- Discovery of different perspective/belief. This is a little subtle. If I’m handed a diagram, I’m less likely to object. An objection may contain a critique of someone else’s work, it may be a conflict. As something is being drawn on a whiteboard, it seems easier to say “what about the debug interface?” (This ties back to Gary McGraw’s point.)
- Storytelling. It is easier to tell a story standing next to a whiteboard than any tech I’ve used. A large whiteboard diagram is easy to point at. You’re not blocking the projector. You can easily edit as you’re talking.
- Messy writing/what does that mean? We’ve all been there? Someone writes something in shorthand as a conversation is happening, and either you can’t read it or you can’t understand what was meant. Structured systems encourage writing a few more words, making things more tedious for everyone around.
- Automatic analysis. Tools like the Microsoft Threat Modeling tool can give you a baseline set of threats to which you add detail. Structure is a tremendous aid to getting things done, and in threat modeling, it helps in answering “what could go wrong?”
- Authority/decidedness/fixedness. This is the other side of the discovery coin. Sometimes, there are architectural answers, and those answers are reasonably fixed. For example, hardware accesses are mediated by the kernel, and filesystem and network are abstracted there. (More recent kernels offer filesystems in userland, but that change was discussed in detail.) Similarly, I’ve seen large, complex systems with overall architecture diagrams, and a change to these diagrams had to be discussed and approved in advance. If this is the case, then a fixed diagram, printed poster size and affixed to walls, can also be used in threat modeling meetings as a context diagram. No need to re-draw it as a DFD.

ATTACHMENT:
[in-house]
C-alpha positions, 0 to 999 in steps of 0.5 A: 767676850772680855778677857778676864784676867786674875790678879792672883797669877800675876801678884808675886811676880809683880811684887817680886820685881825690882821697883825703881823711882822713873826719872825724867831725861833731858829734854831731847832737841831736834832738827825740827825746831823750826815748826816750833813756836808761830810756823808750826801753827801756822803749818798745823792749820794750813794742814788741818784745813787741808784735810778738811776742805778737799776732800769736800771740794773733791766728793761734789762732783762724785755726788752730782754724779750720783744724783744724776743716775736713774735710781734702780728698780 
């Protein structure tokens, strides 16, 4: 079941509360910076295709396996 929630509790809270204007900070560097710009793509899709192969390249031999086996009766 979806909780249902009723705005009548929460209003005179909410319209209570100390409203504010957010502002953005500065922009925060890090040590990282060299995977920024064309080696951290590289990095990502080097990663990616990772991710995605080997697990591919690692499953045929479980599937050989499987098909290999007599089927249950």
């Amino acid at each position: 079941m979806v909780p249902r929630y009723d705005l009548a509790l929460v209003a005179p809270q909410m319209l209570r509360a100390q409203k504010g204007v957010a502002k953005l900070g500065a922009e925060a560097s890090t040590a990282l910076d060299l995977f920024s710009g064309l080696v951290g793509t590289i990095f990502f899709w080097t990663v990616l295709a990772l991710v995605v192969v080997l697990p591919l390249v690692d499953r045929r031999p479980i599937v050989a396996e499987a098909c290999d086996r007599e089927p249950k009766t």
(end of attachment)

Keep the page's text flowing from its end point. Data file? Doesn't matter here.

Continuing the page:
- Photographs of whiteboards are hard to archive and search without further processing.
- Photographs of whiteboards may imply that ‘this isn’t very important.” If you have a really strong culture of “just barely good enough” than this might not be the case, but if other documents are more structured or cared for, then photos of a whiteboard may carry a message.
- Threat modeling only late. If you’re going to get architecture from code, then you may not think about it until the code is written. If you weren’t going to threat model anyway, then this is a win, but if there was a reasonable chance you were going to do the architectural analysis while there was a chance to change the architecture, software tools may take that away.
(Of course, there are apps that help you take images from a whiteboard and improve them, for example, Best iOS OCR Scanning Apps, which I’m ignoring for purposes of teasing things out a bit. Operationally, probably worth digging into.)
I’d love your thoughts: are there other advantages or disadvantages of a whiteboard or software?